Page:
Searchable abstracts of presentations at key conferences in endocrinology
Endocrine Abstracts (2018) 59 EP15 | DOI: 10.1530/endoabs.59.EP15

Adrenal and steroids

Intermittent primary aldosteronism – another hurdle in the Conn’s story?

Russell Senanayake1,2, Waiel Bashari1,2, Andrew Powlson2 & Mark Gurnell1,2

155 views


1University of Cambridge, School of Clinical Medicine, Cambridge, UK; 2Institute of Metabolic Science, Addenbrooke’s Hospital, Cambridge, UK.


Background: Primary aldosteronism (PA) accounts for 5–10% of all patients with hypertension, and an even greater proportion of those with refractory hypertension. Accurate assessment of PA is important both for rationalisation of medical therapy and to identify those patients with unilateral disease who may benefit from surgery. Single timepoint testing may miss patients with intermittent (‘cyclical/periodic’) disease, a phenomenon seen in other endocrine hypersecretory syndromes, but not commonly recognised in PA.

Methods: Retrospective analysis of all patients diagnosed with PA in our centre (2013–2018) identified those who had discordant confirmatory tests for PA, with an initial suppressed saline infusion test (SIT) followed by a result consistent with PA. Clinical (including BP and potential confounding medications) and biochemical (serum potassium, plasma renin, plasma aldosterone) data were then reviewed for these patients.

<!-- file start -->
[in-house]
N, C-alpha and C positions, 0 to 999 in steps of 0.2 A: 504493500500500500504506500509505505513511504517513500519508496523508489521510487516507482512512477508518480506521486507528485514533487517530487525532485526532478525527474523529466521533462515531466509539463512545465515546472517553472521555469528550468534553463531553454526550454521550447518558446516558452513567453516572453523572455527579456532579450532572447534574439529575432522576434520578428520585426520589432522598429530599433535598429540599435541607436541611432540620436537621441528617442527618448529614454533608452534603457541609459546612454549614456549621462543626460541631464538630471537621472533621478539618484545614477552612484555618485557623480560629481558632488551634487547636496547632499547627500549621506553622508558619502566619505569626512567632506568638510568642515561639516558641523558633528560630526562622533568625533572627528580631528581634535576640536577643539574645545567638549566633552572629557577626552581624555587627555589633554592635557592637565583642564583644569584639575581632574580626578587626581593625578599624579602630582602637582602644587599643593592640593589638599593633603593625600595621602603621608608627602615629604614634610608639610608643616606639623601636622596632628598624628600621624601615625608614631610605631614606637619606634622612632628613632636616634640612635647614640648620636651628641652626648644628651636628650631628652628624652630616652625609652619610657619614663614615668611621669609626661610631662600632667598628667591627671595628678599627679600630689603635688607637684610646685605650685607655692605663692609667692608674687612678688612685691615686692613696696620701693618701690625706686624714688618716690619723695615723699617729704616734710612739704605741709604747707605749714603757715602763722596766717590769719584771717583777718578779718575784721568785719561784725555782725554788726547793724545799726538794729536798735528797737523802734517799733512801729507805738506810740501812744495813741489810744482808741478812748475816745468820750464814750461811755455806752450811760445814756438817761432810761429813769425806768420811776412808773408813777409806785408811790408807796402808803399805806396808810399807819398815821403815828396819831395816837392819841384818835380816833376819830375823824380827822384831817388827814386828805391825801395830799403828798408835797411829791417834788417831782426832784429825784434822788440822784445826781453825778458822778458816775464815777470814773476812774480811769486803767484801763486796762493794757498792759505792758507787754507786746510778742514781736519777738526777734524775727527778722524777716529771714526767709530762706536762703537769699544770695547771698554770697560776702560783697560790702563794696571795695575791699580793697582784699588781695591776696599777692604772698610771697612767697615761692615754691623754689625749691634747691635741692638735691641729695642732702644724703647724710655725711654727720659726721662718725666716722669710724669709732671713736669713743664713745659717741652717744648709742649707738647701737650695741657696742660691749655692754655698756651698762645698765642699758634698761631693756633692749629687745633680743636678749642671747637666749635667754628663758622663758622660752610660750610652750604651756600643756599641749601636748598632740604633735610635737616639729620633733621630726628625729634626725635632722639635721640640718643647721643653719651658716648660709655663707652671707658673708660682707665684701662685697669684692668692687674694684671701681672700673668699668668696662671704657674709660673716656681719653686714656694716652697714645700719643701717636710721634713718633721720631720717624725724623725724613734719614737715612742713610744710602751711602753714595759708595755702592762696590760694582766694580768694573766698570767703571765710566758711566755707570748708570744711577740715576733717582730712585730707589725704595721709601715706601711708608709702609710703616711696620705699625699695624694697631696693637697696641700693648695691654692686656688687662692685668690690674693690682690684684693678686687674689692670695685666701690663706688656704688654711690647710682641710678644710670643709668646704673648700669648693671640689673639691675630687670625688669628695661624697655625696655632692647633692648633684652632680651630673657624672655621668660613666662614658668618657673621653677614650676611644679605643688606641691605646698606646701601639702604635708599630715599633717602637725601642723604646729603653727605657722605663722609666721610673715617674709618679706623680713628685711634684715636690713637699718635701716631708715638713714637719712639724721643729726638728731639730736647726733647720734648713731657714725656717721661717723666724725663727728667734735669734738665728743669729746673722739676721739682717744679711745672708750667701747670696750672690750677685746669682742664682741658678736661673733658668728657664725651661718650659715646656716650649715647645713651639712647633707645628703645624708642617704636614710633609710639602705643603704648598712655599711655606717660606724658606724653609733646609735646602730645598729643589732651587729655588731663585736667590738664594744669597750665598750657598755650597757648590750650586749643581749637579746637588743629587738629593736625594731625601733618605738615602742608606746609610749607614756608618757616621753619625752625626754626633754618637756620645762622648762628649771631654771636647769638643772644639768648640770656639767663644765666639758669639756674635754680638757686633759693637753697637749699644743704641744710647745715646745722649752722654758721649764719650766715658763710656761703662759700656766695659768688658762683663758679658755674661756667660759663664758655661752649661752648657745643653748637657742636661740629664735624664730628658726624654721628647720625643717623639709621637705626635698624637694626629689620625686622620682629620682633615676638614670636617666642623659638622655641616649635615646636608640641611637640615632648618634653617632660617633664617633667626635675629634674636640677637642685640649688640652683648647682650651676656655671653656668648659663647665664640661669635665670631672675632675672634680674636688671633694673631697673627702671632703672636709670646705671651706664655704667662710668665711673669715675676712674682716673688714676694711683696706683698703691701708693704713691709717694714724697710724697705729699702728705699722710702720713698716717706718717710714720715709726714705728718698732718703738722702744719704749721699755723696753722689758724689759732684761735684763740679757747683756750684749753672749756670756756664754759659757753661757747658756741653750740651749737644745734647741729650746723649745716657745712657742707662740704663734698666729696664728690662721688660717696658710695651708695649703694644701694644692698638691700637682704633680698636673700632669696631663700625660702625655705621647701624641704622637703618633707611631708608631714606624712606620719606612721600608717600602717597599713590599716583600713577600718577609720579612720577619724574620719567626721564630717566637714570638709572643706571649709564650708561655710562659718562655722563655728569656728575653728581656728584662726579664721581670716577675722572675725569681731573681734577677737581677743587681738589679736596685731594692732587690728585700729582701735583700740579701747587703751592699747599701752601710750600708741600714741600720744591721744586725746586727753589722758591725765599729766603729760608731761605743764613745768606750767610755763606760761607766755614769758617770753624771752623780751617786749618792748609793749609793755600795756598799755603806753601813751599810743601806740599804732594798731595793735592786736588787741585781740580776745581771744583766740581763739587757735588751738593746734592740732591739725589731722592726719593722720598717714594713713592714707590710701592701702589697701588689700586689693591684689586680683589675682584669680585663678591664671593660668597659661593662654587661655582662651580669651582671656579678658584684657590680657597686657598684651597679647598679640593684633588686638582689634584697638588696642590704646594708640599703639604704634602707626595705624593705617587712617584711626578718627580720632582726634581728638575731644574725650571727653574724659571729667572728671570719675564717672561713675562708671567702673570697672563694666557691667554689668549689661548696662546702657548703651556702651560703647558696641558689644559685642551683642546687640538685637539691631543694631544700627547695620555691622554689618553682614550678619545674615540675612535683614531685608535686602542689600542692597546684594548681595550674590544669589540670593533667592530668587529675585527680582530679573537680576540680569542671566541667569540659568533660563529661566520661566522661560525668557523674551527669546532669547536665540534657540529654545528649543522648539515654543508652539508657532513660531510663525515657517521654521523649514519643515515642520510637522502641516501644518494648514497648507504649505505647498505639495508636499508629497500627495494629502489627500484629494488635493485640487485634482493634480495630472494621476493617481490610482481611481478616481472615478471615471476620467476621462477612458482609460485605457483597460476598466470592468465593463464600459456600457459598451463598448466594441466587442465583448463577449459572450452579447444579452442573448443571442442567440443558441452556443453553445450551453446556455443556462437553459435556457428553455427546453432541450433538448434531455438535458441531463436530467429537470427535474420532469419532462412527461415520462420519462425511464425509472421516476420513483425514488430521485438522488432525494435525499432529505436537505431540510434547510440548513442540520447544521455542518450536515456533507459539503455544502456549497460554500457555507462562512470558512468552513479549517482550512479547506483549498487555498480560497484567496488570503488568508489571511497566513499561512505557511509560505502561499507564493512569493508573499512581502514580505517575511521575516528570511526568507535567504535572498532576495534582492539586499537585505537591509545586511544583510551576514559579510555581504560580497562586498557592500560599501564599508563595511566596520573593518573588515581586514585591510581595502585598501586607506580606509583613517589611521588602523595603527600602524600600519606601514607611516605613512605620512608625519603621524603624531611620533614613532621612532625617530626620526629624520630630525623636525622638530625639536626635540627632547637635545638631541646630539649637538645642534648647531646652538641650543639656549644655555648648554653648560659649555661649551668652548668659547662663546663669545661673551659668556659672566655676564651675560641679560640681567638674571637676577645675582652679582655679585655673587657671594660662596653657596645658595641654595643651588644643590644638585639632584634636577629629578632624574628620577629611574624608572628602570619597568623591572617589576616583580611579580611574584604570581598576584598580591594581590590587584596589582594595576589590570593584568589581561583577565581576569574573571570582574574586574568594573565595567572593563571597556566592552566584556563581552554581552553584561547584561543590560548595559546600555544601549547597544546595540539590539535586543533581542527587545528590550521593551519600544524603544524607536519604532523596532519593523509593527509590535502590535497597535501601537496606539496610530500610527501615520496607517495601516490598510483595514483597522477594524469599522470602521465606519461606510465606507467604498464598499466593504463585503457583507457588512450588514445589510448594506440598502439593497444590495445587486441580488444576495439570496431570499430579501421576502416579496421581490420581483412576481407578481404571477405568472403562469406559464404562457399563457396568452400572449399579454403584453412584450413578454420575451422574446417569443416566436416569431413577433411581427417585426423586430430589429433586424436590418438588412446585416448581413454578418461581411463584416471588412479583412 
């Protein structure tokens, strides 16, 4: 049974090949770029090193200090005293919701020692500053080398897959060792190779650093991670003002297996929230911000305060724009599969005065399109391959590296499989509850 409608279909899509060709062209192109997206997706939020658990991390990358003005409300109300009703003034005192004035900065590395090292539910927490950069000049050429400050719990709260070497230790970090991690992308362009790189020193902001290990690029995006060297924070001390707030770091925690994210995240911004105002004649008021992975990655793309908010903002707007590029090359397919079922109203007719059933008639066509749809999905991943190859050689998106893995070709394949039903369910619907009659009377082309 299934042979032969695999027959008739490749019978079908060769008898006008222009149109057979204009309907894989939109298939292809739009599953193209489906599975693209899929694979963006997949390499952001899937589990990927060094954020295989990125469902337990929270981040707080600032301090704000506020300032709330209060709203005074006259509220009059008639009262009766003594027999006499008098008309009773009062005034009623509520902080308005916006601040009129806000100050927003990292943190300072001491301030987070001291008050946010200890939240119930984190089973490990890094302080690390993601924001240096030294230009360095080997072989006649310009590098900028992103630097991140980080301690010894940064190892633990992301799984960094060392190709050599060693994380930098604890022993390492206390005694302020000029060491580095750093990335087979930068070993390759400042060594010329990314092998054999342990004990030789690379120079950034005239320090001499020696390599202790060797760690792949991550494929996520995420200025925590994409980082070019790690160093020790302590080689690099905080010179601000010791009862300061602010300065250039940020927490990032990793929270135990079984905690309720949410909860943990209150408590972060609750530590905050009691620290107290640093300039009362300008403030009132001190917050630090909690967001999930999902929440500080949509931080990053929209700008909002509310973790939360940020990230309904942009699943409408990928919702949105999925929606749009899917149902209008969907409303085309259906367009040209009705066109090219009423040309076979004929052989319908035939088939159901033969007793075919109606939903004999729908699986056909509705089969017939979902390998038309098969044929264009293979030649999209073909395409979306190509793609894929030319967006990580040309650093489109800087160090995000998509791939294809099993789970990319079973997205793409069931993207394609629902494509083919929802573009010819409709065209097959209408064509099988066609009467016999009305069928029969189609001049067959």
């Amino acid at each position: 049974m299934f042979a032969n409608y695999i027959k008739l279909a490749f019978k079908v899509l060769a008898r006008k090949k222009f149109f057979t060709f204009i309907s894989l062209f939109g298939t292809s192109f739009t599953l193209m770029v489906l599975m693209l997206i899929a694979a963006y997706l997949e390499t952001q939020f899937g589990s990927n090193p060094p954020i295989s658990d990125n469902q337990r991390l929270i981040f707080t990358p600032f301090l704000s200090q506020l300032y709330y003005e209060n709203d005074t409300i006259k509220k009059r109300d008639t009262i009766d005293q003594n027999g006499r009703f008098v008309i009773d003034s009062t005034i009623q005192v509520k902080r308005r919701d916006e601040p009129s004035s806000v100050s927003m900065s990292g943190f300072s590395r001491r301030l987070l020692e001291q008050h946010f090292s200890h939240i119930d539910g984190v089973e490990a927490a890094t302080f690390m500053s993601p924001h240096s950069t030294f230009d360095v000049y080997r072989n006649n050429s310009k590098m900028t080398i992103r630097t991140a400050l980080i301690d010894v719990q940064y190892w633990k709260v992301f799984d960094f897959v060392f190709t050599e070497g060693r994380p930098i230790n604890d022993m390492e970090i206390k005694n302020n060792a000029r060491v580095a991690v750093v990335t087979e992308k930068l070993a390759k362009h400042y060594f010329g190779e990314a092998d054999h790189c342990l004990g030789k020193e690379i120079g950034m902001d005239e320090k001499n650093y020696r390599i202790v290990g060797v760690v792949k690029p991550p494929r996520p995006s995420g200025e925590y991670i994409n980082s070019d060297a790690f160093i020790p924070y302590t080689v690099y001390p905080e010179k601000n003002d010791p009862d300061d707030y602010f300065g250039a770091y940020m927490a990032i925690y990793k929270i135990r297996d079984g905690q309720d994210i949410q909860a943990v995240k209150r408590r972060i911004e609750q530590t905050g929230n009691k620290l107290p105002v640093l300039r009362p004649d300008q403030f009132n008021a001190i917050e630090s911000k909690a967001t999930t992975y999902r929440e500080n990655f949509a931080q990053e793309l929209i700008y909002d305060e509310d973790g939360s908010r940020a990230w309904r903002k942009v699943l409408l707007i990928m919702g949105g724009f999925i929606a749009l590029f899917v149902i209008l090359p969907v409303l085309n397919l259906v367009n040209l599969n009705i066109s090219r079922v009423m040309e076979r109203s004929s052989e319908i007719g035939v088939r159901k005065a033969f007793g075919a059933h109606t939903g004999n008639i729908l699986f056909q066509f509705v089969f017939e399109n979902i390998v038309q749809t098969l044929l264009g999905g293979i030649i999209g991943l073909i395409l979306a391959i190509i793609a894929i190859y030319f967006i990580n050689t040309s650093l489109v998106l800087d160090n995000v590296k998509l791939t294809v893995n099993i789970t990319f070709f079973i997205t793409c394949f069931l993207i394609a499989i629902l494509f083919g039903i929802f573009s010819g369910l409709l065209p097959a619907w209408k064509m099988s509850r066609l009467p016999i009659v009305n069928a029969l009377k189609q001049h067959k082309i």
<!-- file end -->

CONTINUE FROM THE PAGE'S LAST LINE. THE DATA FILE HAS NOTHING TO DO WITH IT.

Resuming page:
Results: Three patients, for whom clinical suspicion of PA was high, demonstrated normal aldosterone suppression on an initial SIT with subsequent non-suppressed second SIT confirming PA. Confounding medications were excluded as reasons for the discrepancy. All three had marked variability in aldosterone levels with time, while renin remained <10 mU/L. The aldosterone:renin ratio (ARR) was also variably suggestive of PA with time. Blood pressure variability did not correlate with aldosterone levels and was not predictive for a positive ARR or SIT result.

Conclusion: Intermittent PA should be recognised as a clinical entity. This may lead to false negative exclusion of PA in some patients and resultant failure to offer appropriate management. We suggest that patients with a high pre-test probability for PA (e.g. young onset or refractory hypertension, unprovoked hypokalaemia, adrenal adenoma visible), but with negative initial testing, should be followed with serial ARR measurements and subsequent careful timing of confirmatory or lateralisation tests to maximise the chances of being in an active PA phase.

Volume 59

Society for Endocrinology BES 2018

Glasgow, UK
19 Nov 2018 - 21 Nov 2018

Society for Endocrinology 

Browse other volumes

Article tools

My recent searches

No recent searches.

My recently viewed abstracts

No recent abstracts.